His departure allegedly had nothing to do with the trial which the company had lost against the private winegrowers, stresses president Josy Gloden.

The wine cooperative Domaines Vinsmoselle found itself subject to harsh criticism in recent months. The reason: a rebranding initiative under the directorship of Patrick Berg. With help of a PR office, the cooperative, which accounts for over 60 percent of Luxembourg's wine production, renamed itself to 'Les vignerons de la Moselle'.

President Josy Glogen explains that the name change made no internal difference, but he had not considered the private winegrowers who account for 22 percent of the country's production, nor the wineries for 17 percent. Naturally, they were displeased to be lumped together with the cooperative.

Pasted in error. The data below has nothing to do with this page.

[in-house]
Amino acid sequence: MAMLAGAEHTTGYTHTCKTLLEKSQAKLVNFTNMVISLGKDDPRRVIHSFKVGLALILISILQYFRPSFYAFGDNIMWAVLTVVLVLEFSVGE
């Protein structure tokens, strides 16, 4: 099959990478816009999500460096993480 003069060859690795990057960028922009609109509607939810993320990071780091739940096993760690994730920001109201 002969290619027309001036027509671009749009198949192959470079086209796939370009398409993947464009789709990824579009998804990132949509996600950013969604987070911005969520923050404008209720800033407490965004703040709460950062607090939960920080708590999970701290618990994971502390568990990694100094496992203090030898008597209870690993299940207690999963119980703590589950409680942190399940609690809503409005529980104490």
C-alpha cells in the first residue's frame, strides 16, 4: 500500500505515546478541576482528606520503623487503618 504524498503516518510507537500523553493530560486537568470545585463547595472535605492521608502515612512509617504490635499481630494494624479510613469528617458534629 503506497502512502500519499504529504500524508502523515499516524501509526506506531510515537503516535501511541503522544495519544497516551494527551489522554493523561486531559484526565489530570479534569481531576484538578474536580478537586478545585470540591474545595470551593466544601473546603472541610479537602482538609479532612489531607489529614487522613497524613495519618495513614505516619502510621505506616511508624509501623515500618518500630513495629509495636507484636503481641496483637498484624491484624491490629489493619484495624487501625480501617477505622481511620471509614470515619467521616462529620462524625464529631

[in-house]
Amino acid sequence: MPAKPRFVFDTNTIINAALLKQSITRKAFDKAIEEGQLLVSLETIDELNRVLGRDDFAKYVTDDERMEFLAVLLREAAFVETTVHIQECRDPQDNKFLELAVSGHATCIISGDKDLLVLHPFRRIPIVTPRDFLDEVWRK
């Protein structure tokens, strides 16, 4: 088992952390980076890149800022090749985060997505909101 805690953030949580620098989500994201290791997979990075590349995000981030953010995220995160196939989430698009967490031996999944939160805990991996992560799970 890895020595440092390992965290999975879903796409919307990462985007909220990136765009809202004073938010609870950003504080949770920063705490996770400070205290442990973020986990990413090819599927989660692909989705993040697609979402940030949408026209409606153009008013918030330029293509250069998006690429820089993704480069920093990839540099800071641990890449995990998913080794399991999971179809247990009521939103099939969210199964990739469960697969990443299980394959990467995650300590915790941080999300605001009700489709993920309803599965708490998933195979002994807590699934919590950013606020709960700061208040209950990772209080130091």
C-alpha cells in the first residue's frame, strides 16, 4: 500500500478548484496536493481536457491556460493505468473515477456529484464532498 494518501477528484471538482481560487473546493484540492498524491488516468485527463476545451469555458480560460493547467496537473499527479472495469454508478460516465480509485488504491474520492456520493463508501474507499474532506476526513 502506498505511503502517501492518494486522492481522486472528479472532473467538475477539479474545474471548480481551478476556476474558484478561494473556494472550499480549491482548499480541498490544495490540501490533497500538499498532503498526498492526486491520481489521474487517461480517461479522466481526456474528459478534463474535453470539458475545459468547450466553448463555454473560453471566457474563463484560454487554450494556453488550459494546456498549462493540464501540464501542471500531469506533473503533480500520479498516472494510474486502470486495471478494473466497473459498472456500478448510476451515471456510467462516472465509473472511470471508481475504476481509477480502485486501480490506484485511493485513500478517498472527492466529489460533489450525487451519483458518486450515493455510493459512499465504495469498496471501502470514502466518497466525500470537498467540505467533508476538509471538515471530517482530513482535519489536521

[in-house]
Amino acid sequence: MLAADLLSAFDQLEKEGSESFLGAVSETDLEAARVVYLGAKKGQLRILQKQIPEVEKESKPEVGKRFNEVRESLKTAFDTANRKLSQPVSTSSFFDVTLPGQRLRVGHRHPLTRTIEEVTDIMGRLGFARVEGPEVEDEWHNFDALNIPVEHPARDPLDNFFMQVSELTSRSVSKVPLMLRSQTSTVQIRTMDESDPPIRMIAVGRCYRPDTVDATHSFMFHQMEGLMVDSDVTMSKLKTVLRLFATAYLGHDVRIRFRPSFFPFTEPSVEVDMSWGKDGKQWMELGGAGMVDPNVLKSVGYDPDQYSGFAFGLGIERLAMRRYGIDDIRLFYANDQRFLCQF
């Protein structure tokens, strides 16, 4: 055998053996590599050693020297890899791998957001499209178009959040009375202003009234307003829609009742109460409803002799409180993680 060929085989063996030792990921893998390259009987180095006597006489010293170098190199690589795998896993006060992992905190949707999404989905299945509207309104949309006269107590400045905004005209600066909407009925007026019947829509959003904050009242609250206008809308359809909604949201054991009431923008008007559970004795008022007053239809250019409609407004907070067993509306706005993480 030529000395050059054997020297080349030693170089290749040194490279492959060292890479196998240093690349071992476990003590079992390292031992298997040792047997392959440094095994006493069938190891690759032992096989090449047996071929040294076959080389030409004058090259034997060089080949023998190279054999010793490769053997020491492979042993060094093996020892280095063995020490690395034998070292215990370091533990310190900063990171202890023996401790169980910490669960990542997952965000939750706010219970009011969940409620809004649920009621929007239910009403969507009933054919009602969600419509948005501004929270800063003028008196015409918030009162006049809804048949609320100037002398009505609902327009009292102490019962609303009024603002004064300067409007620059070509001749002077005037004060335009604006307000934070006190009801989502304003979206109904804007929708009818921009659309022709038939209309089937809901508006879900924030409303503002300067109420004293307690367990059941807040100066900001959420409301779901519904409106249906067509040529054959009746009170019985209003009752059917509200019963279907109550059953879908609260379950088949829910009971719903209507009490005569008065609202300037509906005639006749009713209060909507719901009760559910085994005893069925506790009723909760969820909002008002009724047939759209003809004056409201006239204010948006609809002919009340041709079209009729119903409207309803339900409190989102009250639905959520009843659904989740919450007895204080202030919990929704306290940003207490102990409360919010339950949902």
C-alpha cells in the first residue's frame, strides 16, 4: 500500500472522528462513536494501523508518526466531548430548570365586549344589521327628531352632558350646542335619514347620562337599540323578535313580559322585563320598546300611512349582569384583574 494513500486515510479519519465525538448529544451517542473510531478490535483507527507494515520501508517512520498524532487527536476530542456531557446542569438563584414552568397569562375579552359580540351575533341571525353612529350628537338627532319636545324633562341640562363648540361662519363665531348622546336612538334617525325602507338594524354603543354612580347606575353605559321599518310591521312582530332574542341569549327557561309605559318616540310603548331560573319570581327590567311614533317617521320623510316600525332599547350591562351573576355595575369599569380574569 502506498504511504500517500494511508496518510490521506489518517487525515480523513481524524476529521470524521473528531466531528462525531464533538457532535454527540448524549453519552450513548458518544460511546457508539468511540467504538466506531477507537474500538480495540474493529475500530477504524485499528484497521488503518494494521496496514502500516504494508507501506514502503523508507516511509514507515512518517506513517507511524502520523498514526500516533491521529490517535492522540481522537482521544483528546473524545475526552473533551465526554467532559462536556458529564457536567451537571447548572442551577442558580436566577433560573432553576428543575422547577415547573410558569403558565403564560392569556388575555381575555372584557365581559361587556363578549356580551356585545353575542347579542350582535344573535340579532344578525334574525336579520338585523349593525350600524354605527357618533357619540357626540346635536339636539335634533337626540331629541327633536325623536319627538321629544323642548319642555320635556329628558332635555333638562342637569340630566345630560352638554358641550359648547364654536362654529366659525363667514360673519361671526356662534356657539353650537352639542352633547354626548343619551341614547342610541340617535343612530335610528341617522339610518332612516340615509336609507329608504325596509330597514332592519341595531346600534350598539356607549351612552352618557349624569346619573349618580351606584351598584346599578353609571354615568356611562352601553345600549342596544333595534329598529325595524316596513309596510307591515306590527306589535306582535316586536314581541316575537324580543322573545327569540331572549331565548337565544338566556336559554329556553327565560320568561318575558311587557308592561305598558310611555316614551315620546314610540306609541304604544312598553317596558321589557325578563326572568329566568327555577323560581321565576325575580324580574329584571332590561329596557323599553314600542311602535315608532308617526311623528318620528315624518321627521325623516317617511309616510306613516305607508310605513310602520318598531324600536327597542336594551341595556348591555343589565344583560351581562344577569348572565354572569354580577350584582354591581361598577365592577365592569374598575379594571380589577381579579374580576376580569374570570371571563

Fortunately, court agreed with the private winegrowers and Domaines Vinsmoselle had to settle for the less all-encompassing name 'Les vignerons de Domaines Vinsmoselle'.

A mistake that certainly costs money and time. All the packaging, labels and communication has to be changed.

However, this was not the reason for Patrick Berg's departure. Josy Gloden explains that Berg simply wanted to take on new challenges.

As of yet, the post still has not been filled. The search will now intensify with the start of school. Josy Gloden emphasises that the relationship with the judiciary has improved and assures the dispute will not be a hindrance to the next director.

On the other side of the dispute, the president of the private winegrowers' association, Ern Schumacher, confirms the overall relief to have won the process. Hands have been shaken, and they are back to cooperating with one another.